Redwood Grove at the San Francisco Botanical Garden

Redwood Grove pic
Redwood Grove

Currently living in the Bay Area in California and working as a nurse practitioner, Jonathan Vrban enjoys spending time gardening and studying botany. Also a fan of cooking and baking, Jonathan Vrban likes to travel to destinations like Italy, but his own city also has plenty to offer.

San Francisco boasts many attractions, from the Golden Gate Bridge and Alcatraz to the tourist favorite Fisherman’s Wharf. One hidden gem in the area is San Francisco Botanical Garden, a living museum in Golden Gate Park that includes more than 55 acres of landscaped gardens as well as open natural spaces.

One of the park’s biggest draws is the Redwood Grove, a treat for visitors who do not want to journey out of the city to view these towering giant trees. Planted near the turn of the 20th century, the trees are some of the oldest in the garden. Furthermore, the area contains more than 100 species of plants to make the grove resemble a typical redwood forest. Visitors to the grove can download or pick up the Redwood Trail Guide or listen to a walking tour podcast.

The park is open 365 days a year. Learn more by visiting


Simple Solutions for Small Space Gardening

Small Space Gardening pic
Small Space Gardening

Jonathan Vrban grows much of the food he cooks with in his own gardens. To make his own pesto, Jonathan Vrban grows fresh basil at home. He enjoys home improvement projects, and has created his own perfect gardening setup around his home and pool.

It can be challenging to garden without an actual garden, but botanically inclined apartment dwellers need not worry. Here are three easy ways to start a garden in your office, apartment, or other small space.

1. Go vertical. Hang plants from handrails and ceiling hooks, or buy a vertical planter. You can even use a hanging shoe organizer to grow herbs and small vegetables.

2. Buy or make windowsill boxes. These are perfect for basil and other herbs with shallow roots. If your landlord will not permit them to be attached to the building, try the kind that clamps over the windowsill.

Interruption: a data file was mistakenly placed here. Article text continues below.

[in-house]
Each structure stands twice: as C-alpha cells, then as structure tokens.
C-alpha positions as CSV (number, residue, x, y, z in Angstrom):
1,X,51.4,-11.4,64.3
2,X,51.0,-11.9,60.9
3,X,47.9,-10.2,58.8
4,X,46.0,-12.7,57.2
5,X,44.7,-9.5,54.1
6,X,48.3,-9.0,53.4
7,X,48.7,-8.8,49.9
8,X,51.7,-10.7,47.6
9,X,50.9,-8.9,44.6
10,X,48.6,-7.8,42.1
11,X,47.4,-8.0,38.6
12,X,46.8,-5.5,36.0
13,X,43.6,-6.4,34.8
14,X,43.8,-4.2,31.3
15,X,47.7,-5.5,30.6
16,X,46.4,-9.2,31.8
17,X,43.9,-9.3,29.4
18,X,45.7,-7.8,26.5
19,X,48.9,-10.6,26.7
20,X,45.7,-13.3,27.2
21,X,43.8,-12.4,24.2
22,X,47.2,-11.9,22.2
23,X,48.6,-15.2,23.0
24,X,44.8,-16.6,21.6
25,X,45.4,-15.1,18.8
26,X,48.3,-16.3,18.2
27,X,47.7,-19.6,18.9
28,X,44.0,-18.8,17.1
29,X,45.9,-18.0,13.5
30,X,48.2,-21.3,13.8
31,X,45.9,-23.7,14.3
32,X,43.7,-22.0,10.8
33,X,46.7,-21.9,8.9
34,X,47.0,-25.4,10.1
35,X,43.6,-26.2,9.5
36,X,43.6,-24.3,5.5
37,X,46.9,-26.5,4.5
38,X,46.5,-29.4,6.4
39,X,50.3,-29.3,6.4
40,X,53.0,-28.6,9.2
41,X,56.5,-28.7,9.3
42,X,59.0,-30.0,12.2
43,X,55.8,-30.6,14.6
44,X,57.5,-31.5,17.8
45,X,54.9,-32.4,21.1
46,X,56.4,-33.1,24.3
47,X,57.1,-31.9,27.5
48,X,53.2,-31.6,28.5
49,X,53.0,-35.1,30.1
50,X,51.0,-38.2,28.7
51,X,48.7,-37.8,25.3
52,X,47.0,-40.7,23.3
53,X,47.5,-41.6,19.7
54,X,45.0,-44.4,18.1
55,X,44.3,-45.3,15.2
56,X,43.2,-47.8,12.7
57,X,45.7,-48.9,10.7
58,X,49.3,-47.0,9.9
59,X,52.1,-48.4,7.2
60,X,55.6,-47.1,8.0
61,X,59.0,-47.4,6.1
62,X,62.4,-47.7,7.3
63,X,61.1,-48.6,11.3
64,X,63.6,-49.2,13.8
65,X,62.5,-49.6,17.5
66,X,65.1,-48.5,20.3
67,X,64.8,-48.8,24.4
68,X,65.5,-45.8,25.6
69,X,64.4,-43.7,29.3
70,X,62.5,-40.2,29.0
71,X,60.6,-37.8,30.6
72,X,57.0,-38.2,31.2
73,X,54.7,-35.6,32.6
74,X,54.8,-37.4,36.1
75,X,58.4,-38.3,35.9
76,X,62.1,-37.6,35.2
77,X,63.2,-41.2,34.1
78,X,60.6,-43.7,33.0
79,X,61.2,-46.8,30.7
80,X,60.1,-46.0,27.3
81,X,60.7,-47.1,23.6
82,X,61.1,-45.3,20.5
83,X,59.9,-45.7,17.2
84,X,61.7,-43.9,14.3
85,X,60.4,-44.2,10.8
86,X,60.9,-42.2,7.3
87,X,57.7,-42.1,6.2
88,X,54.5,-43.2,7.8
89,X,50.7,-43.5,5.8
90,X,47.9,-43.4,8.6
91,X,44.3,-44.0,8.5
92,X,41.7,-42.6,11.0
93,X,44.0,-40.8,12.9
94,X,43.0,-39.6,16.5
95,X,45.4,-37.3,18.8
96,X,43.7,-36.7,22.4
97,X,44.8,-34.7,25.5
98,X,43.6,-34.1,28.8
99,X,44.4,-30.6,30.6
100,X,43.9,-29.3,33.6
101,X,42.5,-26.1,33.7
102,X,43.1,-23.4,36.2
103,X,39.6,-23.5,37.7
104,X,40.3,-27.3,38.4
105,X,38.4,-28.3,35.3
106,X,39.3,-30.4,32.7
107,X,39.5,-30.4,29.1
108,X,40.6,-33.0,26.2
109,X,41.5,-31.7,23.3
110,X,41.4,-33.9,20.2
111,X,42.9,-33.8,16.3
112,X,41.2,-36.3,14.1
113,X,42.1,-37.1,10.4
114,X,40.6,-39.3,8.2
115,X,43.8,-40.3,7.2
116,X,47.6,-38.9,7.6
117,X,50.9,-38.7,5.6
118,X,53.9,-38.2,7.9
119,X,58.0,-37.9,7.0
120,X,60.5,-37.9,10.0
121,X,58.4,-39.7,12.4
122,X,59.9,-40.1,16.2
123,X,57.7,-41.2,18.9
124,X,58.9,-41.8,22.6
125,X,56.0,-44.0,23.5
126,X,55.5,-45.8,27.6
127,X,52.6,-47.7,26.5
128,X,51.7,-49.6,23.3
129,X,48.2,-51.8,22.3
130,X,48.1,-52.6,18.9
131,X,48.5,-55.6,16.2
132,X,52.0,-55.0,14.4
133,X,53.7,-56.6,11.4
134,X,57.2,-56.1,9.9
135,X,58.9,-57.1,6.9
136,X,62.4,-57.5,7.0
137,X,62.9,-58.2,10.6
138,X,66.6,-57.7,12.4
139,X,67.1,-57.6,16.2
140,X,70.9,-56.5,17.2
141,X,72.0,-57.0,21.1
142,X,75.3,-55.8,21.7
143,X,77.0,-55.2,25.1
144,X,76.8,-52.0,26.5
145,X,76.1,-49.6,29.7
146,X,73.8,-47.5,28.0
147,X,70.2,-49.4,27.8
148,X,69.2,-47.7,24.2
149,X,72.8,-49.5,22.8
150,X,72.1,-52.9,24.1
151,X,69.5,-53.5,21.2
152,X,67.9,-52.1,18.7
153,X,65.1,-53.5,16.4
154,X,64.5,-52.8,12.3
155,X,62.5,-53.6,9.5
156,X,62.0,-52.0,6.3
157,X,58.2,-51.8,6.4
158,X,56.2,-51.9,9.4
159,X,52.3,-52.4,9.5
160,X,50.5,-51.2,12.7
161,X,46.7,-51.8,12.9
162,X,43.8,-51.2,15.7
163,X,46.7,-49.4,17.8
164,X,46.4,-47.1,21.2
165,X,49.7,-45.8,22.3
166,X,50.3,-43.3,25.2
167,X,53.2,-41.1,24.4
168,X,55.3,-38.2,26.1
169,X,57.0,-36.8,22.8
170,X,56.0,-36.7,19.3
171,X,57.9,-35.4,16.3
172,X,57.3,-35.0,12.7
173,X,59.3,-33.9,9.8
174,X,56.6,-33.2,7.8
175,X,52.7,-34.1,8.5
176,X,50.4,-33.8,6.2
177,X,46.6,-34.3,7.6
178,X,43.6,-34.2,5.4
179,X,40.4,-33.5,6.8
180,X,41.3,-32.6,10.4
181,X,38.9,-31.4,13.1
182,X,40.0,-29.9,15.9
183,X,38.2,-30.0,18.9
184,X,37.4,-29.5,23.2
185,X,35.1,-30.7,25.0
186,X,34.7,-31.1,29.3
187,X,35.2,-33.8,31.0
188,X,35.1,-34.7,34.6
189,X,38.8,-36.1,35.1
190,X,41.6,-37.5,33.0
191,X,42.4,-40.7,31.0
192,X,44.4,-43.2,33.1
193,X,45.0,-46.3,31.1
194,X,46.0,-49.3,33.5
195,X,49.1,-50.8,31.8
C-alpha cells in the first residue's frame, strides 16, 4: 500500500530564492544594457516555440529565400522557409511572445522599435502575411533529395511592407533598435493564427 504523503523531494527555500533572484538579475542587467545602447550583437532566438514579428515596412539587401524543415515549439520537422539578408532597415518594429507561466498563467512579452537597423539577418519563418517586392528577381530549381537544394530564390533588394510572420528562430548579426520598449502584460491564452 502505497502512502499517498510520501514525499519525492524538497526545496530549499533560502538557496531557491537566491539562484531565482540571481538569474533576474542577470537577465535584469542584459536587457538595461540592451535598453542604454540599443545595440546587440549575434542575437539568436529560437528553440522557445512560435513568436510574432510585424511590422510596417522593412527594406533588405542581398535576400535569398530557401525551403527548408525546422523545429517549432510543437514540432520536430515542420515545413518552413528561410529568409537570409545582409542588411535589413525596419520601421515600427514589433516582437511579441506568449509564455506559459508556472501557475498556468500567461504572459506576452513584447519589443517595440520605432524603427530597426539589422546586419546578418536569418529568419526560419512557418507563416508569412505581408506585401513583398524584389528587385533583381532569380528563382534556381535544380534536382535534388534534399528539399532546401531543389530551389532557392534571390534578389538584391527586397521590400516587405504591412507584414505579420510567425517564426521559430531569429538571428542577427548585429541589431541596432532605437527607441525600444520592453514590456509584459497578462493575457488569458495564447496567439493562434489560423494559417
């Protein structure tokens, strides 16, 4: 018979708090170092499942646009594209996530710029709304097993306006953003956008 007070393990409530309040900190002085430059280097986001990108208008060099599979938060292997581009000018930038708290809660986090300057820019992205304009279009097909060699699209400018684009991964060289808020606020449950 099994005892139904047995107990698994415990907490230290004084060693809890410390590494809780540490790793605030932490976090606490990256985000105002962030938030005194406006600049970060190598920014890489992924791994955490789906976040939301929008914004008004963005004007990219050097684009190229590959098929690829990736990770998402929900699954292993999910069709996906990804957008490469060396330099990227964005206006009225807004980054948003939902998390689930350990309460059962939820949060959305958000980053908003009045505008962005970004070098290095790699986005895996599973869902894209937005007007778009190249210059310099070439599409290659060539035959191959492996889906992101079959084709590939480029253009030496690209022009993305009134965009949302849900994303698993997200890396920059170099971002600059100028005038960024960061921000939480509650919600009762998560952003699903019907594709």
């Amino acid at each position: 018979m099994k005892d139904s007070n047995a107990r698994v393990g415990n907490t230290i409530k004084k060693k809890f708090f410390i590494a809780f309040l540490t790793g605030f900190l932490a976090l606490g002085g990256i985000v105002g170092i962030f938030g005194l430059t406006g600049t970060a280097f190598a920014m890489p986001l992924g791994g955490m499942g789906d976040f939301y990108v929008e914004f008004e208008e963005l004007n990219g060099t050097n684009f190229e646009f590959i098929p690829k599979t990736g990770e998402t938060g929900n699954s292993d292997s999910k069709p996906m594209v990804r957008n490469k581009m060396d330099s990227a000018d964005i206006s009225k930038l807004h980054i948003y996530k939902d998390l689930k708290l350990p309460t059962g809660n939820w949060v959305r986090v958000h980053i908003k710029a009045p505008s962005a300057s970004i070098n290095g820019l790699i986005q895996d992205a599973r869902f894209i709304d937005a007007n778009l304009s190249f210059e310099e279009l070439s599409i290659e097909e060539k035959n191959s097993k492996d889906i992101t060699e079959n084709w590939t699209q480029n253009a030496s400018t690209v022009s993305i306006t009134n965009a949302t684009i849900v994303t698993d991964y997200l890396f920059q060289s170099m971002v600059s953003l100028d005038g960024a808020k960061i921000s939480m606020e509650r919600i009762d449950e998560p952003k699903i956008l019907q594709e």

3. Grow indoors. As long as plants have the right humidity, soil pH, and light exposure, it is possible to grow large plants and even citrus plants indoors. Recycled five-gallon buckets make great indoor-outdoor planters.

Tips from a Hawaiian Gardener: Protecting Your Plants and Saving Money

Hawaii resident Dr. Jonathan Vrban, DNP, pursues a number of pastimes outside of his professional life as a family medicine practitioner. One of his passions is gardening. A cook in his free time, Dr. Jonathan Vrban grows his own herbs and vegetables and maintains several tropical gardens around his property.

Hawaii, with its even climate, offers an ideal place for year-round gardening. At the same time, however, this presents challenges, including 24/7 pests that can threaten plants not properly protected. Hawaiian gardens often need fencing to keep out wild pigs, mice, and other animals. Natural and environment-friendly insect repellents and/or insect-repelling plants also have their uses.

Gardening in Hawaii also requires carefully picking cultivation spots. Not every place in the Aloha State boasts nutrient-rich soil ideal for planting. Property owners may have clay, sand, or even volcanic ash or rock to contend with. Gardening beds may need preparation with good soil before planting.

Lastly, gardening anywhere often requires time and money. While we all usually enjoy the time we spend gardening, the cost can diminish that excitement. To pursue gardening without breaking the bank, gardeners can create their own compost and use self-seeding plants, like perennials.